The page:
The importance of evidence-based public policy should not be lost on anyone. Just as a business doesn’t move forward on a project until it has examined the pros and cons, the possible outcomes, and the various ways to achieve the end goal, so too should the public policy that guides government decisions. This belief is what elevates government decisions above politics, but it requires certainty, consistent thought and a clear and well-communicated path.
Trade is the subject of much debate. Perhaps given the past 18 months that’s an understatement, but from the renegotiations around NAFTA to recent discussions at the Council of the Federation around
interprovincial trade to CETA and CPTPP agreements, not only the act of trade, but the core value of why we trade is being called into question.
How do we incorporate values in the midst of looking for solutions to continue with and expand the integrated economies of the world? The values question adds another layer to the debate and the truth of the matter is that both the trade itself and the reason why we look to trade in the first place are intended to achieve the same goal – prosperity. Many technologies such as the Internet, social media platforms, e-commerce and more have created connections that were beyond imagination even just a few decades ago. These connections and technologies allow for easier and faster trade, but then what is the human impact? And how do we adjust training and skills to adapt to a changing reality?
The International Chamber of Commerce (ICC) has been formulating a position on why #TradeMatters for a while now. ICC Secretary General John W.H. Denton AO, in an interview with MSNBC, spoke to why trade was encouraged over 40 years ago, identifying that multi-lateral, non-discriminatory trade in abundance achieved the desired prosperity for effort. The challenge today, he went on to say, is that “talk of the aggregate benefits of trade was of little comfort to someone who has lost their job or is working for less" and that he is “genuinely worried about those who are no longer in favour of the open economy. Investing in skills and development is only part of the answer. It also requires looking at what the jobs of the future are, and how you prepare people for lifelong learning to participate in that is not just a government issue. It should obsess businesses everywhere.”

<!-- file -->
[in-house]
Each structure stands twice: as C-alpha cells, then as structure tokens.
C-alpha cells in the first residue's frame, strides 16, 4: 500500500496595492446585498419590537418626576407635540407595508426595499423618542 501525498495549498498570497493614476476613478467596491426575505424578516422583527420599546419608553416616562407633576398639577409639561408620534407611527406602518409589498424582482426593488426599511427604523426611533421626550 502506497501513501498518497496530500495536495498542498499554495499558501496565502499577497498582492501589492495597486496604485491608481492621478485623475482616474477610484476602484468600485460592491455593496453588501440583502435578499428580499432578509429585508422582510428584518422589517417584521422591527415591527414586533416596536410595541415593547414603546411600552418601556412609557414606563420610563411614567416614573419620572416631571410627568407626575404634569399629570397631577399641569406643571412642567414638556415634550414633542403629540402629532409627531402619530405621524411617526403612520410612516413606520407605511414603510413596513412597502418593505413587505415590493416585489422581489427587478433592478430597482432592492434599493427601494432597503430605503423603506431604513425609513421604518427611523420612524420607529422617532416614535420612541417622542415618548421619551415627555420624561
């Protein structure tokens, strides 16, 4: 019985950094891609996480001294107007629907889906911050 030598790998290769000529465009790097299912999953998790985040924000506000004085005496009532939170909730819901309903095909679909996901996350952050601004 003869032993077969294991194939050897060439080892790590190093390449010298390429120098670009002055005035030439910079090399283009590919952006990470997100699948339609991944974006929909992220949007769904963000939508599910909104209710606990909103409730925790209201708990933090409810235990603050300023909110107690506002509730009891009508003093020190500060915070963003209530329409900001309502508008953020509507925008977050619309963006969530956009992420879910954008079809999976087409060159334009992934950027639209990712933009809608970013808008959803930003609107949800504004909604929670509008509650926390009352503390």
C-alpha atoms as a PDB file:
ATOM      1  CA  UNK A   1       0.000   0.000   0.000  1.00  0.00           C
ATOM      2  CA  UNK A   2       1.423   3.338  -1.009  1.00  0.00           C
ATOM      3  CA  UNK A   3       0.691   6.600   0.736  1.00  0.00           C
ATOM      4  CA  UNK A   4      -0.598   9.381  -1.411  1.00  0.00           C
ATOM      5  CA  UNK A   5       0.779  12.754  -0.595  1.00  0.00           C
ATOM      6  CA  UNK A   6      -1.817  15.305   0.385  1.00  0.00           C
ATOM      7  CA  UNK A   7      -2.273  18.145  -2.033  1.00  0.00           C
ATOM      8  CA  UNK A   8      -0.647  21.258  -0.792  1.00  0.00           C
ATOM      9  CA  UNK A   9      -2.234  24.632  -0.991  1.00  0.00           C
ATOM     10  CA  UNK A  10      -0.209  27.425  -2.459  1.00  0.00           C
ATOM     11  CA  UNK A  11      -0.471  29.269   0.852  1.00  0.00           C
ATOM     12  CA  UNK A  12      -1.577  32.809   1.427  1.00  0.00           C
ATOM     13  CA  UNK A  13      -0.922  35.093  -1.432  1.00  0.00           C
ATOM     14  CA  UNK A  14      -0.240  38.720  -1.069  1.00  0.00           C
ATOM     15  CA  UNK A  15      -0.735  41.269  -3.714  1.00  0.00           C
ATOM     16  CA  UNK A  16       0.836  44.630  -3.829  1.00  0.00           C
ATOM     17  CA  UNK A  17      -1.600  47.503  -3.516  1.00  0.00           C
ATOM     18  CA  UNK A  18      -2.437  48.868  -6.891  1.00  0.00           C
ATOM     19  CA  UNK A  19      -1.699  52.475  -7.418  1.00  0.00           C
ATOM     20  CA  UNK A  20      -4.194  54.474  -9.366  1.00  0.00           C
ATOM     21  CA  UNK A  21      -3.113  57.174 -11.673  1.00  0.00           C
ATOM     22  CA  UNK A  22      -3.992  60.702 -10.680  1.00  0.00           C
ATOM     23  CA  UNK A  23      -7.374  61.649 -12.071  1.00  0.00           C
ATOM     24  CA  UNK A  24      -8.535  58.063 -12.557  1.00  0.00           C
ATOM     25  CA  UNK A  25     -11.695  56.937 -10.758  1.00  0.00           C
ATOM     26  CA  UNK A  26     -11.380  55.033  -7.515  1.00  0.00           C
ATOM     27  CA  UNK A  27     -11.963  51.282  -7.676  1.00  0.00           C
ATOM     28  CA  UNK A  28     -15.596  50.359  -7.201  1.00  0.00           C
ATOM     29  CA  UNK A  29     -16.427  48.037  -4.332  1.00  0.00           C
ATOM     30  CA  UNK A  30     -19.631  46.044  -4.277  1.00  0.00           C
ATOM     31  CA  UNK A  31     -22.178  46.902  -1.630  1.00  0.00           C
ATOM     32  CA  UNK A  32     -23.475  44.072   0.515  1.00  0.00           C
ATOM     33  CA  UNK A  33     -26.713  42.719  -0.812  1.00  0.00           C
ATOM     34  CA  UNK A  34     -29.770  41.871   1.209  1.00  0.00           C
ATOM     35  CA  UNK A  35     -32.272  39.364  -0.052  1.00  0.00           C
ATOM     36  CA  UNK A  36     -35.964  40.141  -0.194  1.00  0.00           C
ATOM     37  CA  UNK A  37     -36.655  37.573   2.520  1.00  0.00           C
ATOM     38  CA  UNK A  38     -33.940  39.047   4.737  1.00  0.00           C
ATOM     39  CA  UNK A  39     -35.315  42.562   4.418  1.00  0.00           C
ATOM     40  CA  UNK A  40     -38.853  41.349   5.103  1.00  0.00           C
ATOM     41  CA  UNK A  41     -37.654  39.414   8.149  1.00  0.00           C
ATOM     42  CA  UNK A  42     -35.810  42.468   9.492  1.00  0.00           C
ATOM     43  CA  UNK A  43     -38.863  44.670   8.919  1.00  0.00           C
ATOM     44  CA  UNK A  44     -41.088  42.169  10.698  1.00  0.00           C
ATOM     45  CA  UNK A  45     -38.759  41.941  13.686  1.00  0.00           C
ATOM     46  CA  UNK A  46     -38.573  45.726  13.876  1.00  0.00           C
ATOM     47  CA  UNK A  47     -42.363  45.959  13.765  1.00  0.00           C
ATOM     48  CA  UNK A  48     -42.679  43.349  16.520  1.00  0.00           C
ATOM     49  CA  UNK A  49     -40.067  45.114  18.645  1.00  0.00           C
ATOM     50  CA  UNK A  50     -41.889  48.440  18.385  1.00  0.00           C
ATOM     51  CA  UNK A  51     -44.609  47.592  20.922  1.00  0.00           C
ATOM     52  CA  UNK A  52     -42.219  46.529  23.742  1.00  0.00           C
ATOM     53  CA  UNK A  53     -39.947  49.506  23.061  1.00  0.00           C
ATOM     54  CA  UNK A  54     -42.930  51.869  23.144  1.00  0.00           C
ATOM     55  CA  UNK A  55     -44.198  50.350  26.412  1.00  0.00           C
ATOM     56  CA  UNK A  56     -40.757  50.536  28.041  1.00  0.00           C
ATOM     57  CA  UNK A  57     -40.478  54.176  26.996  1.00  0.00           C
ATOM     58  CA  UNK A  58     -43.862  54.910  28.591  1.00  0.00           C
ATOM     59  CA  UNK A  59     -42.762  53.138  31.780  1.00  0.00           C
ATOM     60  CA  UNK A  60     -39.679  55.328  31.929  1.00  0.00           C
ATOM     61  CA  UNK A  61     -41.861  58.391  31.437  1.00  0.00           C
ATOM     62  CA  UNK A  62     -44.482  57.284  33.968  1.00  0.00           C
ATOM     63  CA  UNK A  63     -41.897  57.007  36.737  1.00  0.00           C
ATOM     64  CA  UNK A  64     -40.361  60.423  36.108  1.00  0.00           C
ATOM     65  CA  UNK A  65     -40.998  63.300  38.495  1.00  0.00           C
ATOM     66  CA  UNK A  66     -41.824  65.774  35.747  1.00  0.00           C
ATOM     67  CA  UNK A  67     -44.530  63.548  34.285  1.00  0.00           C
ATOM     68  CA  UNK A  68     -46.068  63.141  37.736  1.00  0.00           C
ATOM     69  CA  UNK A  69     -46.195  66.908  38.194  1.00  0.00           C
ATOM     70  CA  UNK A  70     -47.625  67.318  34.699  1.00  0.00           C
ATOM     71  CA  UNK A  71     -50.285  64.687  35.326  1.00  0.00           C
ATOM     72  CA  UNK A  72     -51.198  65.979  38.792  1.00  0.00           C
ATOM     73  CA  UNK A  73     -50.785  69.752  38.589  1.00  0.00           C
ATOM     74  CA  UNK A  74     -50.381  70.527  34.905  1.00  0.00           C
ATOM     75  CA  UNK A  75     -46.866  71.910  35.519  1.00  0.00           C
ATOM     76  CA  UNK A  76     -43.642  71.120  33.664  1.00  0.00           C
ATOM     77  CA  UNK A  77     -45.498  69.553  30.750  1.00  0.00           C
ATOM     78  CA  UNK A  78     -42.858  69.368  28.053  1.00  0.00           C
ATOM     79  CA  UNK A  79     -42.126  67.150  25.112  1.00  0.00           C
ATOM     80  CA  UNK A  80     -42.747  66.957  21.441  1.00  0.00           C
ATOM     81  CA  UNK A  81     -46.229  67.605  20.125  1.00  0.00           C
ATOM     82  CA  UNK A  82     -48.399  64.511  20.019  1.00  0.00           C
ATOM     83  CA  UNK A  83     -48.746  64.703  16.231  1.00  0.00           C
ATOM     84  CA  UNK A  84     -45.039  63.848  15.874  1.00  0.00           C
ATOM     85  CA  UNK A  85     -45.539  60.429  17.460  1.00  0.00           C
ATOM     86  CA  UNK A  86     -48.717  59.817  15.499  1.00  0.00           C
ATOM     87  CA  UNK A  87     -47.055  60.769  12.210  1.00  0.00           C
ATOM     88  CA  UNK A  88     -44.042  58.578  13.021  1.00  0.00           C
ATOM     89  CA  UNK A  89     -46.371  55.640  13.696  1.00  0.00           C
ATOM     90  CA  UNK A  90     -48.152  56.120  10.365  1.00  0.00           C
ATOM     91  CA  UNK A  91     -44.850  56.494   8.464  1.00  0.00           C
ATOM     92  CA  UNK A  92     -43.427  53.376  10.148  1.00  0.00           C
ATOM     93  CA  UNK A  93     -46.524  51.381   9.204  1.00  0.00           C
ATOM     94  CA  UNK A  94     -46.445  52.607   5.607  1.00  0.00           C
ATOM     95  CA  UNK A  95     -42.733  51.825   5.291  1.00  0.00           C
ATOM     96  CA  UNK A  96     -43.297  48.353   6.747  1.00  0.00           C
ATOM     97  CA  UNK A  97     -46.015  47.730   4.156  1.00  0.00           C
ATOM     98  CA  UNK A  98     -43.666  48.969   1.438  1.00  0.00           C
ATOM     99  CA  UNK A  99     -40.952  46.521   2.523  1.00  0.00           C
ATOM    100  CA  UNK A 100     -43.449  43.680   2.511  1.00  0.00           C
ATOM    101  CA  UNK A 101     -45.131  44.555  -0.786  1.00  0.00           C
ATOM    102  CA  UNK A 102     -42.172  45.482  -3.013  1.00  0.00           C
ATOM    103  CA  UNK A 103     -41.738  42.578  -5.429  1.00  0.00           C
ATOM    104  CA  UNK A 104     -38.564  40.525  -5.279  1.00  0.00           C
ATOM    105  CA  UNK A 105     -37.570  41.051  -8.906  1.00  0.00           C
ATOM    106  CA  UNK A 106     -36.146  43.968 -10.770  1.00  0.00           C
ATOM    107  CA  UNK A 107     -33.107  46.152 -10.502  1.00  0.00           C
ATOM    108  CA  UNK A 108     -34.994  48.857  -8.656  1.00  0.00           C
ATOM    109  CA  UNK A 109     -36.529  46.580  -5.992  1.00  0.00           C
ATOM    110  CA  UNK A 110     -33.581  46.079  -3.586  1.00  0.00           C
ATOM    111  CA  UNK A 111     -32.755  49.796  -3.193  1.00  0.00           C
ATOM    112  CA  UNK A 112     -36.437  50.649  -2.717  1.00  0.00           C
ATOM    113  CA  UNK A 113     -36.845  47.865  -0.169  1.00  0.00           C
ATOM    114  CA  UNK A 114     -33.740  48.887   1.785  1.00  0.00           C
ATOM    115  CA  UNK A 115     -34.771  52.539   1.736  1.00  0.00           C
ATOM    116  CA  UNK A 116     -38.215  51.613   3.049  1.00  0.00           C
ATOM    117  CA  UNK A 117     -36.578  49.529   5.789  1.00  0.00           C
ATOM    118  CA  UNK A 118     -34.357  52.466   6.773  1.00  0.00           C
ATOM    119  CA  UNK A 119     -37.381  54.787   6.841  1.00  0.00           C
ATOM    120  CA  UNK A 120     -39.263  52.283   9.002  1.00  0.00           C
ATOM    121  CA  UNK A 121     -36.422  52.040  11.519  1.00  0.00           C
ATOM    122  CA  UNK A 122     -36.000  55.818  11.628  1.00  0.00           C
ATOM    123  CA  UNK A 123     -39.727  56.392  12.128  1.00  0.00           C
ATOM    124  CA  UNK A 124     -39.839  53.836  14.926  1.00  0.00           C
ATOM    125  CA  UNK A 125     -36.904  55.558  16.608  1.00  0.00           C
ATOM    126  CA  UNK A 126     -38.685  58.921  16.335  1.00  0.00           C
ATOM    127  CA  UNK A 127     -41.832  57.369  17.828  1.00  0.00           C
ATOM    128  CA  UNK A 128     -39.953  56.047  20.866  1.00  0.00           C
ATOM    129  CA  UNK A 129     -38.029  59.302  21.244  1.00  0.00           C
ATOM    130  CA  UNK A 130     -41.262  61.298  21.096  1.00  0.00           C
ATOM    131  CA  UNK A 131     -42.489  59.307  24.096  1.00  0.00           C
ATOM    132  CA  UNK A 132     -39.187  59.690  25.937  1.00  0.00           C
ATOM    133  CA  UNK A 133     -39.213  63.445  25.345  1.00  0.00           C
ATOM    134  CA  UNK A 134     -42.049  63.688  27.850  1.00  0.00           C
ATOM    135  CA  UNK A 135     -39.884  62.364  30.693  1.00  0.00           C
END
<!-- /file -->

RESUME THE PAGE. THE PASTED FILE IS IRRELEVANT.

It’s an interesting perspective that encapsulates the debate around trade as a whole and separates the role of country from the actual act of trade.
The ICC also writes the following:
“Evidence shows that well over 80% of job losses in advanced economies are not due to trade, but increased productivity through technology and innovation. As the world’s largest business
organization ICC urges governments at the national level to work with business to shape policies and
partnerships that address labour market dislocations.”
Labour market questions are of huge concern to communities of all sizes. In Peterborough city and county there are businesses who are unable to find the workers they need and this inhibits growth, competitiveness and prosperity.
Through our Leaders Lunch series which is focused on market access, the Peterborough Chamber has found itself bringing together local business leaders as well as educators and institutions around building and providing a workforce that can help those businesses interested in trade stay competitive in our global economy.
“There is an issue that we are confusing job losses as a consequence of trade or as a consequence of shifts in economic power or from technological advances,” Mr Denton said in the MSNBC interview. “Decisions about how you skill people up to confront new realities of new jobs that are being created are domestic issues.”
Since the recession of 2008 diversifying our trading partners has been a focus of our federal
government. This is seen with the signing of CETA and CPTPP. And while there has also been
considerable discussion around upskilling and the skills mismatch, that discussion in the context of trade has not been as loud. It is a good place to start though. If as a country we are encouraging more trade with new partners, having an understanding of the job requirements those new trade agreements could foster is crucial. If technology has sped up the time it takes to produce a widget then what are the skills required of
employees in the new process? How do they fit in? What is the willingness and ease of returning to school to ensure business competitiveness and relevance?
The fact that the US tariffs on steel and aluminum and the reciprocating measures from these countries
(except Japan) is in the billions - $37B on China, $13B on Canada, $8B on the European Union, $3B on Mexico, and $2B on Japan - highlights the prosperity that has been created through trade, but what’s missing is the human impact. From a blog by the US Chambers of Commerce we know that the
integration of economies goes beyond monetary value to the millions of jobs currently dependent on trade.
The question should not be how to scale back or adjust the amount of trade to achieve prosperity, but how to encourage a workforce that can meet the trade demands that the world wants to see.
International Chamber of Commerce Blog